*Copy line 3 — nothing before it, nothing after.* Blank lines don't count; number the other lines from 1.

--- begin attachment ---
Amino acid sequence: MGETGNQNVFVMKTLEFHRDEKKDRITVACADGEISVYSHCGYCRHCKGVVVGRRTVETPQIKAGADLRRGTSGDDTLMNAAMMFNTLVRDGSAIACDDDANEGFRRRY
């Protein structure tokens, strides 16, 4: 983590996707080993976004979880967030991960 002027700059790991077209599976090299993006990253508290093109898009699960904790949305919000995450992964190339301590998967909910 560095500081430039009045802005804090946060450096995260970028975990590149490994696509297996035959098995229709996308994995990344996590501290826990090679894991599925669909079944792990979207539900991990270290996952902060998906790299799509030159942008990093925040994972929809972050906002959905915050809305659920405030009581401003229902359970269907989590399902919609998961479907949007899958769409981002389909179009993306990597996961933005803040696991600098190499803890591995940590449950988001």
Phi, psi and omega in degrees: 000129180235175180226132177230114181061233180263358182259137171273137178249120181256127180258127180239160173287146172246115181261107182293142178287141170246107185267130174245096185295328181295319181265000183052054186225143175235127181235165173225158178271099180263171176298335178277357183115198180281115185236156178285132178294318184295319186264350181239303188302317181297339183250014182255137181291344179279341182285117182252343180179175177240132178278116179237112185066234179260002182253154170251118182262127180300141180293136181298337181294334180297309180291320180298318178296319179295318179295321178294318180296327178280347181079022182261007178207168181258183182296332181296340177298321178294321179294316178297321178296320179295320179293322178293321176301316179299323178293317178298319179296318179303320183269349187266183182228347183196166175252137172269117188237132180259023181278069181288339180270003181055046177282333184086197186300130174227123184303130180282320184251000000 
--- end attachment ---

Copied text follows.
Phi, psi and omega in degrees: 000129180235175180226132177230114181061233180263358182259137171273137178249120181256127180258127180239160173287146172246115181261107182293142178287141170246107185267130174245096185295328181295319181265000183052054186225143175235127181235165173225158178271099180263171176298335178277357183115198180281115185236156178285132178294318184295319186264350181239303188302317181297339183250014182255137181291344179279341182285117182252343180179175177240132178278116179237112185066234179260002182253154170251118182262127180300141180293136181298337181294334180297309180291320180298318178296319179295318179295321178294318180296327178280347181079022182261007178207168181258183182296332181296340177298321178294321179294316178297321178296320179295320179293322178293321176301316179299323178293317178298319179296318179303320183269349187266183182228347183196166175252137172269117188237132180259023181278069181288339180270003181055046177282333184086197186300130174227123184303130180282320184251000000 